thanks for the update on the APK certifications, I was looking for more info on it.  I'd like to follow apk's certifications process as much as possible.  Could someone in the know post updates on it every once in a while?  I'd imagine that small community leaders without ready access to bigger pk scenes would love to have a fresh flow of ideas about how to approach teaching pk, various methods of getting info across, how to help beginners to build a solid foundation for training that works for them, suggestions on bodies of knowledge to draw from in designing a "class"....etc. 

I like your comment on exercise and how its an individual thing, gave me something to think about.

Offline DaveS

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Re: PKGen's ADAPT Certification Officially Begins
« Reply #17 on: January 21, 2010, 05:25:54 PM »
"CrossFit is a dangerous fitness fad"? ... I think a lot of people use CF foundations very successfully to become very fit.
I just wanted to make a quick point about this. I might have misunderstood Mark's meaning, but it's also relevant to the main topic.

Safety has got nothing to do with fitness. Safety is a mental skill. You can have all the physical attributes you like and you'll still get injured if you attempt something beyond your limit.

Safety is entirely down to your choice of action. That means having good decision making skills; a good idea of what you can do and a strong enough character to resist temptations to go too far beyond it.

This is why I have an objection to excessive physical conditioning. To improve your decision making skills you need to use them, to test them and push their limits, and while you do this you will make mistakes. You have to, in order to learn.
When you're physically strong your training becomes more dangerous (greater distances/forces/impacts etc.). Every bad decision you make has much more serious consequences, so you can afford to make fewer mistakes.
If you're physically weaker, then your training involves less danger and you are able to make more mistakes, making this a much better point in your training for developing those crucial mental skills.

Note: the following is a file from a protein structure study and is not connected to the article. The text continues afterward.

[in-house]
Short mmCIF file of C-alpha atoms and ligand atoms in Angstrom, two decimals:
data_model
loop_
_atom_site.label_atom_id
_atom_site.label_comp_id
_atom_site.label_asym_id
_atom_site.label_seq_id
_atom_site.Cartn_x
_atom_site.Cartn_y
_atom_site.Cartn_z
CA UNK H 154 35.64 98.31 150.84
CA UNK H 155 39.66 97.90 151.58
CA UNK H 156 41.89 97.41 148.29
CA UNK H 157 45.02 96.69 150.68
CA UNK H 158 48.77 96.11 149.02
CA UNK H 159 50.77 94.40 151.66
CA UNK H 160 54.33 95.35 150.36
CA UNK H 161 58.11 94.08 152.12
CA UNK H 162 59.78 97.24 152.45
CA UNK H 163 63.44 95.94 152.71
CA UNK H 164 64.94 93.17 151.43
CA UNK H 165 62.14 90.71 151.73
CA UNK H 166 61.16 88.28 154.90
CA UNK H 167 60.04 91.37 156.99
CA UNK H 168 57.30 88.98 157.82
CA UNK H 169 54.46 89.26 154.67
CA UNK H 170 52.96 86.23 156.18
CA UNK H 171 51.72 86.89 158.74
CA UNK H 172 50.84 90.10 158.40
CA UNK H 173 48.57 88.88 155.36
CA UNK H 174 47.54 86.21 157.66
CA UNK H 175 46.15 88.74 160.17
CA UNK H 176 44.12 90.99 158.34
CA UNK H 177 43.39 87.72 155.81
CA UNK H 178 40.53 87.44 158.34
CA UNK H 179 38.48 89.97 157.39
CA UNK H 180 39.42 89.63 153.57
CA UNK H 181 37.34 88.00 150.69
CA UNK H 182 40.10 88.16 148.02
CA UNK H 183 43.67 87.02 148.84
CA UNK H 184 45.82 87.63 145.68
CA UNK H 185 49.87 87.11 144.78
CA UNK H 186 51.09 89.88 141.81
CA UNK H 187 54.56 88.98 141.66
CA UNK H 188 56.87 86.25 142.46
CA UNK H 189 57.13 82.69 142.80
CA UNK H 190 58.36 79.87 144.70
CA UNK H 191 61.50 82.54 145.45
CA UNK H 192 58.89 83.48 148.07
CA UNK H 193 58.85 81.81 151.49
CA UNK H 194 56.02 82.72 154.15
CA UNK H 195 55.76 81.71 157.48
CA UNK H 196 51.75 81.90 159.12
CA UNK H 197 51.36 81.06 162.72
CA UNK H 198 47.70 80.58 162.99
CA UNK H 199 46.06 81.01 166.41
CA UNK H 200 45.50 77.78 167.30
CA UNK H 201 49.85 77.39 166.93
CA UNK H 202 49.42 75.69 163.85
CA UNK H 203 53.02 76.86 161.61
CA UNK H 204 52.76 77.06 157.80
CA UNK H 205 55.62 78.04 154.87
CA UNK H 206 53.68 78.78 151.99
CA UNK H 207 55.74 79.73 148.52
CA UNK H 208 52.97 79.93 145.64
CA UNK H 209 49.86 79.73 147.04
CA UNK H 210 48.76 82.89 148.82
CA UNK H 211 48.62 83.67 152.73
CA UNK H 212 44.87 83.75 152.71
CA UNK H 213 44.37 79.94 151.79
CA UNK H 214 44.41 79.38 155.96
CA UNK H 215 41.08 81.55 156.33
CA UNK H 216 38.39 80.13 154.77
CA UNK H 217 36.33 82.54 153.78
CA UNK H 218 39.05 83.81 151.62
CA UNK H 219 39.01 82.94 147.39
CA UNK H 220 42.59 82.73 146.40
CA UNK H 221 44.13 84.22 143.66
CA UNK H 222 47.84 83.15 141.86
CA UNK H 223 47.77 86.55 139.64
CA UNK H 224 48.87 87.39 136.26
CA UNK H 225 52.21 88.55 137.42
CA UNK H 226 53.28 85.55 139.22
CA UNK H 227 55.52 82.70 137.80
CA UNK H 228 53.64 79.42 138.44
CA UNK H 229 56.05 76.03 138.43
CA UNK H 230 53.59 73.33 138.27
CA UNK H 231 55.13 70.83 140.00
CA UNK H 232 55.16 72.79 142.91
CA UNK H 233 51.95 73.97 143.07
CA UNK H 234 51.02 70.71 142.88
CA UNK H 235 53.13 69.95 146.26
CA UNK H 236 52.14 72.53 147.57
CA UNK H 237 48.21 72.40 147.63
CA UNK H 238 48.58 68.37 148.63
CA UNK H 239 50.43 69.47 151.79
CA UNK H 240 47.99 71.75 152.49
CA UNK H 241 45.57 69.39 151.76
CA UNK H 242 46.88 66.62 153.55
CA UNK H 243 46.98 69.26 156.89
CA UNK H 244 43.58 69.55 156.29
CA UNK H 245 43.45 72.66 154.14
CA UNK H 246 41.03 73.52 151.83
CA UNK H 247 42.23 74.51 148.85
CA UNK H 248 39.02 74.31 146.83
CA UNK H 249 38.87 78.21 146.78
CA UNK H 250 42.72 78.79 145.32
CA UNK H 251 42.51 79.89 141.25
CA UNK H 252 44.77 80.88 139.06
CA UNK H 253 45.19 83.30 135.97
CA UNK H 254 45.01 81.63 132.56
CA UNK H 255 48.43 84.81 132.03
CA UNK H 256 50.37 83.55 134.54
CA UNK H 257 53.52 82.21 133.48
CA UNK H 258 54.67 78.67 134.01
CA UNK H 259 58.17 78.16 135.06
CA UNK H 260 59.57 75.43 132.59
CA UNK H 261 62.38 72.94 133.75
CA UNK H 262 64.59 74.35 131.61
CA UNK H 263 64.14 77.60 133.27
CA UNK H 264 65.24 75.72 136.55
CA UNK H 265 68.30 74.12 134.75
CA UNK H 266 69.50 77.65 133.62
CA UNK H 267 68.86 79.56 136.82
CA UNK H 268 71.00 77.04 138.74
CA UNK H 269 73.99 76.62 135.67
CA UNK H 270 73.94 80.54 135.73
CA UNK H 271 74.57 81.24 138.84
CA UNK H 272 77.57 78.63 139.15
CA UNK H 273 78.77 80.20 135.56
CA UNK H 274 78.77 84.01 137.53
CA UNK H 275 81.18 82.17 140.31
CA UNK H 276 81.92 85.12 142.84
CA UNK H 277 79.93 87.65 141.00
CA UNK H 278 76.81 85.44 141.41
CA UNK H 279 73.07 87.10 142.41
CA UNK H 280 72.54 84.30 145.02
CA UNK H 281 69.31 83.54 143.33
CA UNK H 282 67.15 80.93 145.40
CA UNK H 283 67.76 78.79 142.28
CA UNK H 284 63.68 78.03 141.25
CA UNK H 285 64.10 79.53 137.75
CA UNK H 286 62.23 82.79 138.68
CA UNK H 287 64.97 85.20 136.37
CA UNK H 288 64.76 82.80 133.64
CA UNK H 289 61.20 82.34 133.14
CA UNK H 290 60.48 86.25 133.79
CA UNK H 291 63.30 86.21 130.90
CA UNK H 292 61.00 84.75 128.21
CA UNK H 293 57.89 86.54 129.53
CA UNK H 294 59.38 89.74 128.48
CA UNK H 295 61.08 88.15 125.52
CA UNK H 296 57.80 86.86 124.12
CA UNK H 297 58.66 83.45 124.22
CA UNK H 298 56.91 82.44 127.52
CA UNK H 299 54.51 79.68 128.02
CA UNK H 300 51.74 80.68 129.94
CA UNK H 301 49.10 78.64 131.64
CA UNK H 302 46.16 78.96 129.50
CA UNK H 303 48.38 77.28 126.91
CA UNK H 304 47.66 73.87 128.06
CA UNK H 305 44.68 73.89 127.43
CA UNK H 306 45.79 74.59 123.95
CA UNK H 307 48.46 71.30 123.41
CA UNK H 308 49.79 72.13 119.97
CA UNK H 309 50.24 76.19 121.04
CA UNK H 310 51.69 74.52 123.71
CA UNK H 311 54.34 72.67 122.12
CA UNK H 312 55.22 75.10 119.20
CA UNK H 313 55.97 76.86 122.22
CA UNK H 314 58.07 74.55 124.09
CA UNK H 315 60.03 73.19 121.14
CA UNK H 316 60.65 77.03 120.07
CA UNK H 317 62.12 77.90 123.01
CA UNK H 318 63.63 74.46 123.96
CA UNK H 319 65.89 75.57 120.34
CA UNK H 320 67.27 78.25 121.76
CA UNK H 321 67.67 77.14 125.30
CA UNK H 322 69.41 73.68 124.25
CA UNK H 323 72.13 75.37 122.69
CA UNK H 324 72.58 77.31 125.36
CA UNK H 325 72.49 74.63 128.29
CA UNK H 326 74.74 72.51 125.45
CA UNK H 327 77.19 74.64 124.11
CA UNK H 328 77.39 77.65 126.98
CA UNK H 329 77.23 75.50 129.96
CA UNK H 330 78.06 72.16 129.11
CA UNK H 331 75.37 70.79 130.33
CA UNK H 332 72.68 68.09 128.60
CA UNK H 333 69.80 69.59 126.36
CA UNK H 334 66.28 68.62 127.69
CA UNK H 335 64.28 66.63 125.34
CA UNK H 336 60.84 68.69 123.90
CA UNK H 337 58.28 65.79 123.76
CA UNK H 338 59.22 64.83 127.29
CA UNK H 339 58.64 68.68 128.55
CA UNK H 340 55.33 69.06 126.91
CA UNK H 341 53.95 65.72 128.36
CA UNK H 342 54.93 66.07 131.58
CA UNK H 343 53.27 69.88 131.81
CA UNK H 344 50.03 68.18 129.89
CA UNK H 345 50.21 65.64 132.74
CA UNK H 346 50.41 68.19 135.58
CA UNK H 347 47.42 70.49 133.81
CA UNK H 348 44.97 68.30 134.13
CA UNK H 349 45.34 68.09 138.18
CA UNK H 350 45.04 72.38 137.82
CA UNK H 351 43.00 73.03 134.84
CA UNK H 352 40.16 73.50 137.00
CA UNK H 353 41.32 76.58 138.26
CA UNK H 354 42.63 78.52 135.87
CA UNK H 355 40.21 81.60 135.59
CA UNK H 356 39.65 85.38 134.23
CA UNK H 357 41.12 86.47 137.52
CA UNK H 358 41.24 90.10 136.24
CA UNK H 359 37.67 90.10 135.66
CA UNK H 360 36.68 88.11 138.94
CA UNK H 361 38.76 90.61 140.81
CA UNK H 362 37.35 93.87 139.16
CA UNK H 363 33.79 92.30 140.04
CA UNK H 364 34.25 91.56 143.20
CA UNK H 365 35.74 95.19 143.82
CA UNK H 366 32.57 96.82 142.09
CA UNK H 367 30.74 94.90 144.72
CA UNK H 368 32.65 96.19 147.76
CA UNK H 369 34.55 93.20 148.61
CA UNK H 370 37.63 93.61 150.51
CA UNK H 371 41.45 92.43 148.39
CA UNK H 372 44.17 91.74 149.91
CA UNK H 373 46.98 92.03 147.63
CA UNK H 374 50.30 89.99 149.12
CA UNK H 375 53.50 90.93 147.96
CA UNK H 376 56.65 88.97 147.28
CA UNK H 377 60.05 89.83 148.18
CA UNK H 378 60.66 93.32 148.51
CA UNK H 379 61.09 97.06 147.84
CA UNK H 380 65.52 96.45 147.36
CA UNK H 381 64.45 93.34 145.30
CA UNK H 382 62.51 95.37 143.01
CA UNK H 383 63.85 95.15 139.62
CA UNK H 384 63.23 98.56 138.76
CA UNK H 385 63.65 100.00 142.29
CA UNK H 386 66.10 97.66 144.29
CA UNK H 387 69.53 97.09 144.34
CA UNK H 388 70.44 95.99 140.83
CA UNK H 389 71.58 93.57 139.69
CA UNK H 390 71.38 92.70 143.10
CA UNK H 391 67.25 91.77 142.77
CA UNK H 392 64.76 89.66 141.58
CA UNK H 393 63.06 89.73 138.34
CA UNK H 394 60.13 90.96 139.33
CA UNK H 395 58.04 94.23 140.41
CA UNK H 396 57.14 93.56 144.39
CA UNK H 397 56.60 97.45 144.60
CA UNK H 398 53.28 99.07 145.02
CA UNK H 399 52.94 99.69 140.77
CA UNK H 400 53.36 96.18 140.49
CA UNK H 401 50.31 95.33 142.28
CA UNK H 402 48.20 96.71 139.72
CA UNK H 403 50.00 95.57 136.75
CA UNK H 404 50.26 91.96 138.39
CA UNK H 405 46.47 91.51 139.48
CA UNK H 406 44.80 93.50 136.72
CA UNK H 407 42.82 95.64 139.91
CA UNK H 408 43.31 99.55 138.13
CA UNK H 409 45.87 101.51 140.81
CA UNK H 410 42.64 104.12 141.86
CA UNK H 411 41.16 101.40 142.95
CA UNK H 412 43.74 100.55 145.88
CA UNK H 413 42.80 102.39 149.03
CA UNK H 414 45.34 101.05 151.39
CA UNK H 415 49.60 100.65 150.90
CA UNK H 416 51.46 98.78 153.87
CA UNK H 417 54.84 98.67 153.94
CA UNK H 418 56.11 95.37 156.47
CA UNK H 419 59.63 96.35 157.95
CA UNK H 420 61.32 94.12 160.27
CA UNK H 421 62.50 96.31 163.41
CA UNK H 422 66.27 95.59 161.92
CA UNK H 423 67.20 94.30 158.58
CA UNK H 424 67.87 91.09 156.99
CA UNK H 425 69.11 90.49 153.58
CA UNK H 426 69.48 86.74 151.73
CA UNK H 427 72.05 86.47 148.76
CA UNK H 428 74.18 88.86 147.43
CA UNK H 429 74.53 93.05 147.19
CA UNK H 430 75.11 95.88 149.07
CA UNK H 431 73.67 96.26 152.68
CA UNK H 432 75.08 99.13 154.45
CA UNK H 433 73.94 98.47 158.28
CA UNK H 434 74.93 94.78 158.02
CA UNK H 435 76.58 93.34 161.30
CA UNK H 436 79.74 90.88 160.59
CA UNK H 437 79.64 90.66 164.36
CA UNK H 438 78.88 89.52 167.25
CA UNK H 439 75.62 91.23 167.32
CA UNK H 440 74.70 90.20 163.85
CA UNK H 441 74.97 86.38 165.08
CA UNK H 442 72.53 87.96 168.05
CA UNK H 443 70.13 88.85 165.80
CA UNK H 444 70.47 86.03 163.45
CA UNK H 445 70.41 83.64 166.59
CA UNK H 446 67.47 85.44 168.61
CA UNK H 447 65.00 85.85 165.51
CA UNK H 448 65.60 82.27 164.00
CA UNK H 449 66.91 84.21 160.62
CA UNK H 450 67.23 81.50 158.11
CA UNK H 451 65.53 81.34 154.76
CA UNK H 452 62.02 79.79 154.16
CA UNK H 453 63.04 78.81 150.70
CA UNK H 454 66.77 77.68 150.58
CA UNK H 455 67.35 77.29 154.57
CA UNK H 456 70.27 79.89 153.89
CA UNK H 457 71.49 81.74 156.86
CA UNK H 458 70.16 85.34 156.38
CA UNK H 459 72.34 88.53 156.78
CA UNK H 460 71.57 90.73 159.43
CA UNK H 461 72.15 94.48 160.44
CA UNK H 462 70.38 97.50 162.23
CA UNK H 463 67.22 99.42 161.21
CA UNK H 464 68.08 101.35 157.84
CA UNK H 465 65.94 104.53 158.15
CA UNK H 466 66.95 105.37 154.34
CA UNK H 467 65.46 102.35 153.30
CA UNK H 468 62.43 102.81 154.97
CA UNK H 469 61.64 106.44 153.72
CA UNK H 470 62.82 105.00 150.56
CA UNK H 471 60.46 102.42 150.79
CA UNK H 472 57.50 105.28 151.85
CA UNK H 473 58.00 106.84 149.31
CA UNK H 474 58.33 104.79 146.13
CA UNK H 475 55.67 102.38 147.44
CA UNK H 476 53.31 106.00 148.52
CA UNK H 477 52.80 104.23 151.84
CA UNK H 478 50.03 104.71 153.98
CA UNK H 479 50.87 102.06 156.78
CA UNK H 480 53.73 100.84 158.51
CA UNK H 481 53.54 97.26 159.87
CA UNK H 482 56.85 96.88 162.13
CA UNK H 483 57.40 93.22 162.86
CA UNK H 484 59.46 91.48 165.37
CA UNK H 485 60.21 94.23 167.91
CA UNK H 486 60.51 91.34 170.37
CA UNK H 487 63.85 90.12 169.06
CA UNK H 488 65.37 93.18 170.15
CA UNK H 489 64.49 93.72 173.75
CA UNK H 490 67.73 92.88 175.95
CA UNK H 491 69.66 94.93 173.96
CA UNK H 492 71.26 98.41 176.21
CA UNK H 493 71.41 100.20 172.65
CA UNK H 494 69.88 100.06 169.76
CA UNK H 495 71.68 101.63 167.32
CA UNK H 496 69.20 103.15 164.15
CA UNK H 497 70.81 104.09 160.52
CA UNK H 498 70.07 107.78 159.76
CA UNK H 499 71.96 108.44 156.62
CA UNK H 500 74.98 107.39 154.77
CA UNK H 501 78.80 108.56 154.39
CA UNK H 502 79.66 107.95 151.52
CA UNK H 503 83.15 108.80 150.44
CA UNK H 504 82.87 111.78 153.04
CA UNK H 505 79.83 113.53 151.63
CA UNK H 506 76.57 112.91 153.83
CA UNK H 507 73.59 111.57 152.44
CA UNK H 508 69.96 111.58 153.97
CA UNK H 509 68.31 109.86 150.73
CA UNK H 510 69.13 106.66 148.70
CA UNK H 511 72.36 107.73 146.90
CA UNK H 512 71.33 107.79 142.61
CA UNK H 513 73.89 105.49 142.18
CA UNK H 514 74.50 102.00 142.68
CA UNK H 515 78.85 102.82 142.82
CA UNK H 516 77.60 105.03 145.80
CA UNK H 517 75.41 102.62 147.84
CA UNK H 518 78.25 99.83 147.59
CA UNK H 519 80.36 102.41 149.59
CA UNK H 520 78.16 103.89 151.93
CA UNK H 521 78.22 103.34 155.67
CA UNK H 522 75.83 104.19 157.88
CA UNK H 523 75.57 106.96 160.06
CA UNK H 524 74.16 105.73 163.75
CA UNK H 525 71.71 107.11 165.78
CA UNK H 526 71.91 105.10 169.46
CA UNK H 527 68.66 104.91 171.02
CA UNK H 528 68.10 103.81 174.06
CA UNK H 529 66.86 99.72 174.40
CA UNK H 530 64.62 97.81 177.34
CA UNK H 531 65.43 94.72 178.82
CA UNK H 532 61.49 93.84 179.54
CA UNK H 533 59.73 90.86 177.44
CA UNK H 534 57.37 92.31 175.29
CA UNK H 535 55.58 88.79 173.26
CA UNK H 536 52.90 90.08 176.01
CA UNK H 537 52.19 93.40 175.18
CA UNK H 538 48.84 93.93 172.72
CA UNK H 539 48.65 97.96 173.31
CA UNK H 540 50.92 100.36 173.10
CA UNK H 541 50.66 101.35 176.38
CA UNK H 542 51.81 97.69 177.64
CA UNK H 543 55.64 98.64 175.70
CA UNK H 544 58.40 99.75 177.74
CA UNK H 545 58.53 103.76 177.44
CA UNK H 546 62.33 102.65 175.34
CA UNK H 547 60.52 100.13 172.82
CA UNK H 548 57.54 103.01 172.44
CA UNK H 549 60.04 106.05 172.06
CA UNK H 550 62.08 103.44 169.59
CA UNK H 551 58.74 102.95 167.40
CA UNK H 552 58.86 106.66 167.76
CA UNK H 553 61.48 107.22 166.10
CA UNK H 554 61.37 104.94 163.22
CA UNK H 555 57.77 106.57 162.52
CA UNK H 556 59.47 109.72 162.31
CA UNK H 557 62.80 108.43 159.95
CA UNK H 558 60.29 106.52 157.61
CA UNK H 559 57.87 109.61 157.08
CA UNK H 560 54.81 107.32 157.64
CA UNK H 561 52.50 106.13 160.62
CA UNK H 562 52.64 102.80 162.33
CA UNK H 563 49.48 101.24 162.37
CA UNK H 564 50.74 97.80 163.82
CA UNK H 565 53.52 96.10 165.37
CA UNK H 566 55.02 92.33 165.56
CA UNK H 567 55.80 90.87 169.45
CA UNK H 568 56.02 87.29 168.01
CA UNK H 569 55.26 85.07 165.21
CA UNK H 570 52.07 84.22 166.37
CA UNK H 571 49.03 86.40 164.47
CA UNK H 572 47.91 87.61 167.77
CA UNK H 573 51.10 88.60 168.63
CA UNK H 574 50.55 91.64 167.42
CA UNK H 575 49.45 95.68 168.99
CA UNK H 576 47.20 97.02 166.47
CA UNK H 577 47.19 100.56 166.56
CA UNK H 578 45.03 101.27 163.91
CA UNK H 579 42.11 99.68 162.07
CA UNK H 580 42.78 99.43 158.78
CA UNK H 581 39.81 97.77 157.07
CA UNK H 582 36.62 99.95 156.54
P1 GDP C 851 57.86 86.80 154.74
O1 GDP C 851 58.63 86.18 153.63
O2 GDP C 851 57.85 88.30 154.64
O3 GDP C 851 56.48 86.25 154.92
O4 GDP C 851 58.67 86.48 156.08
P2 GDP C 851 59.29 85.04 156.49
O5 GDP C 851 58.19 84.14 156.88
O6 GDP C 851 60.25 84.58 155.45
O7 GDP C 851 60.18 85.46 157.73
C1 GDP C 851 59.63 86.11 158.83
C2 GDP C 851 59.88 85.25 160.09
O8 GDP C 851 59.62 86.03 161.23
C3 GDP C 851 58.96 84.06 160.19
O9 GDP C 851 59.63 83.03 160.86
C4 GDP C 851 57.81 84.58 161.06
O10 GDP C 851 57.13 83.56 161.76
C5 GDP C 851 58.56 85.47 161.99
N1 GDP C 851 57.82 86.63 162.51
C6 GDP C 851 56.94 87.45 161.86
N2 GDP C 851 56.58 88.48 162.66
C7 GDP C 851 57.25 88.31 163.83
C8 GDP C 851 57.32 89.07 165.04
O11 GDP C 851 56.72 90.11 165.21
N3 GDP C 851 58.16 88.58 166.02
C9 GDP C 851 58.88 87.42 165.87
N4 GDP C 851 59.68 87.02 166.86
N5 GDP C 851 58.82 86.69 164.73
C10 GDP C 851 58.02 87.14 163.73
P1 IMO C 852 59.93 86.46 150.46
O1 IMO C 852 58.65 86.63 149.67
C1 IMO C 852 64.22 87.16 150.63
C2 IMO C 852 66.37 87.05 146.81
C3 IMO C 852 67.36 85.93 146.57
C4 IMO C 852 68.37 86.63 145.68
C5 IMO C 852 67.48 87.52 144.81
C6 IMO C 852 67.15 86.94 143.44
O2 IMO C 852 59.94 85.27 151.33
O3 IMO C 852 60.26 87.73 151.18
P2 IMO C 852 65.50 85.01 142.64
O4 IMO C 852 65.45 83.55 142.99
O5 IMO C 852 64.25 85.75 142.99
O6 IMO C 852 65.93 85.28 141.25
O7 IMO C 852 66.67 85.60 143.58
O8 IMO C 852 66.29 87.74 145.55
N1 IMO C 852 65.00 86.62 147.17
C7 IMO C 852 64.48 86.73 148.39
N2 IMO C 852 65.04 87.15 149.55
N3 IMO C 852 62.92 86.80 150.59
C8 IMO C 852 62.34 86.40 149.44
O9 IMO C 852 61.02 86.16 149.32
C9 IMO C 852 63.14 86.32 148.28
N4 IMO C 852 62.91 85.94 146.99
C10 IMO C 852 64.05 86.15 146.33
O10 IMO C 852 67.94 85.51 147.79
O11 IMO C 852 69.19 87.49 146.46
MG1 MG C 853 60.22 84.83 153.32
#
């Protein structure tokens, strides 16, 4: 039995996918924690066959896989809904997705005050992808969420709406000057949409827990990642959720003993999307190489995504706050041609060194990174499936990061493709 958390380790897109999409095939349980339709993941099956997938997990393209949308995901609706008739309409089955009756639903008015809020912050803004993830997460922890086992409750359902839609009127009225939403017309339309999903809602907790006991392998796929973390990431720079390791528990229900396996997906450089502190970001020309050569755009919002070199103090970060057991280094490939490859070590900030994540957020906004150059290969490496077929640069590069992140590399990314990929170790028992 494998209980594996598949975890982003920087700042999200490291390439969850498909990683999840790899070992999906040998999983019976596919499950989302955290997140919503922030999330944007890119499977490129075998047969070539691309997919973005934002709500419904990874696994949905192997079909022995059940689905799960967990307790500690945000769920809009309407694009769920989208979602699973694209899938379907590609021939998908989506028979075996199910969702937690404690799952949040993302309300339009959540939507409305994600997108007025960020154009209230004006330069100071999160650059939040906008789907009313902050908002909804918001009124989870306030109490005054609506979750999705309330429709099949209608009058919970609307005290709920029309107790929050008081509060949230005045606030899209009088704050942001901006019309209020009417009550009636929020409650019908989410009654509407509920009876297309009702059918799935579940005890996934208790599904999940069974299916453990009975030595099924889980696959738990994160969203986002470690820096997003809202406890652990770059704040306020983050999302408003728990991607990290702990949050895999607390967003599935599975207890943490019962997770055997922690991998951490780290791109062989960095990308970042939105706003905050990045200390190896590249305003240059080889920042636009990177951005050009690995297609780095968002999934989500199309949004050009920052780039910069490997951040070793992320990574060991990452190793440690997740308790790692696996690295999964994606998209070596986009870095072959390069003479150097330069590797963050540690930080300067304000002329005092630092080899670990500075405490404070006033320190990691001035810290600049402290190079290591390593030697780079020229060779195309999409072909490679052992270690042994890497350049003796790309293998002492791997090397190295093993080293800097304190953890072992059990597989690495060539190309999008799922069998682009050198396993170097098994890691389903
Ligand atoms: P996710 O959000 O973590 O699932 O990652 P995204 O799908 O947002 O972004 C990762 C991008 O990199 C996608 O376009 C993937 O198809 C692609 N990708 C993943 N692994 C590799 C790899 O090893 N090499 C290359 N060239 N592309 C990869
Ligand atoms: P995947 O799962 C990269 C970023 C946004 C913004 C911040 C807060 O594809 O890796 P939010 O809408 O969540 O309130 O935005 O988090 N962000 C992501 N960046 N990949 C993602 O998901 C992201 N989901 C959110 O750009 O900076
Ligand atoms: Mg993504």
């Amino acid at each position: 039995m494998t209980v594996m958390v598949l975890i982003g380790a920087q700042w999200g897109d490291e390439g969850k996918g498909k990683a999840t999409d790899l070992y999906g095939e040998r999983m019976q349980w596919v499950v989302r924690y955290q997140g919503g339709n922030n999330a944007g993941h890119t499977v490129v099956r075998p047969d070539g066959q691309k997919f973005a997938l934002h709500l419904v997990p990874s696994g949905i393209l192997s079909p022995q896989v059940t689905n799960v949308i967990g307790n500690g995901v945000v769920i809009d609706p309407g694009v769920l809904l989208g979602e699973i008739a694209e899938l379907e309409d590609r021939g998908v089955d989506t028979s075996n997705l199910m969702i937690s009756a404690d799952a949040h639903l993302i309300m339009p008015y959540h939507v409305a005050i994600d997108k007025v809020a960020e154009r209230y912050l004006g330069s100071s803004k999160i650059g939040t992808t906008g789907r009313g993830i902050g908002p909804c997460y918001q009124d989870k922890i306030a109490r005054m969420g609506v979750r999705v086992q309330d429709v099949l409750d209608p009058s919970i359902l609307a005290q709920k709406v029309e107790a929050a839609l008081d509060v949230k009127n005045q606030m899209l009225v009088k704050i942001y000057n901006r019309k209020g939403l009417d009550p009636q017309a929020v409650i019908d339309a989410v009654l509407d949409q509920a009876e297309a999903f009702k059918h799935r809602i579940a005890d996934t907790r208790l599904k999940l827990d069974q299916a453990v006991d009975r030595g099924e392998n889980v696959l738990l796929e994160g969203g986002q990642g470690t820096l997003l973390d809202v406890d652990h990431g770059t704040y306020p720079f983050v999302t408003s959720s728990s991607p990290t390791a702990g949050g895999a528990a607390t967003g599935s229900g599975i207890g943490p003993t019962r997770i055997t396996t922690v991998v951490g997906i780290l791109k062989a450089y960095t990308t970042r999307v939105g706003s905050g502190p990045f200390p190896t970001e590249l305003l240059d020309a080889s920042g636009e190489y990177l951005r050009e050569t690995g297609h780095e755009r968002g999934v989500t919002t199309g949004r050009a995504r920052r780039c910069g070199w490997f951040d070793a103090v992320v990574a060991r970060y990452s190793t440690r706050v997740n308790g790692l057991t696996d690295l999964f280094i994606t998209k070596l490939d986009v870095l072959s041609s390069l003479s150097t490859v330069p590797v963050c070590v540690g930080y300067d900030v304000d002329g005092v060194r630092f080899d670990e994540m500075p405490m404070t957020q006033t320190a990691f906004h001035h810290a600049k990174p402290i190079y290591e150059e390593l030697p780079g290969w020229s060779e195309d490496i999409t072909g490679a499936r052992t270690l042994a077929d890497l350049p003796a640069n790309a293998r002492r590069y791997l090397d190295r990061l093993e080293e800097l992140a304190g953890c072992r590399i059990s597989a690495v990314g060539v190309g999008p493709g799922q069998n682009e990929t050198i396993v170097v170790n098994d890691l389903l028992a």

Physical strength is useful, but for me it's the second phase of training, not the first. The first is the mental strength.
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Offline Mark Toorock

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Re: PKGen's ADAPT Certification Officially Begins
« Reply #18 on: January 21, 2010, 05:37:13 PM »
Dave, It wasn't me who said CrossFit was dangerous - my point was that how it is applied used or taught can be either safe or dangerous, just like parkour.

So that we have a frame of reference, can you please clarify "excessive"? How do you gauge what's not enough, enough, and excessive?

Thanks!
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Offline DaveS

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Re: PKGen's ADAPT Certification Officially Begins
« Reply #19 on: January 22, 2010, 06:41:06 AM »
Yes, I realise that it wasn't you that said Crossfit was dangerous. However I was actually responding to your words, which appeared to imply that 'Crossfit isn't inherently dangerous because it makes people fit', which doesn't follow.

By 'excessive physical conditioning' in this context I'm referring to any parkour training style that places more emphasis on physical development than on mental development, which leads to the situation I described above, people being stronger physically than mentally. Training that is disproportionately weighted towards the physical.
I think the ultimate guide to the effectiveness of training, and therefore what is the right amount, is how well it helps you improve or achieve your goals.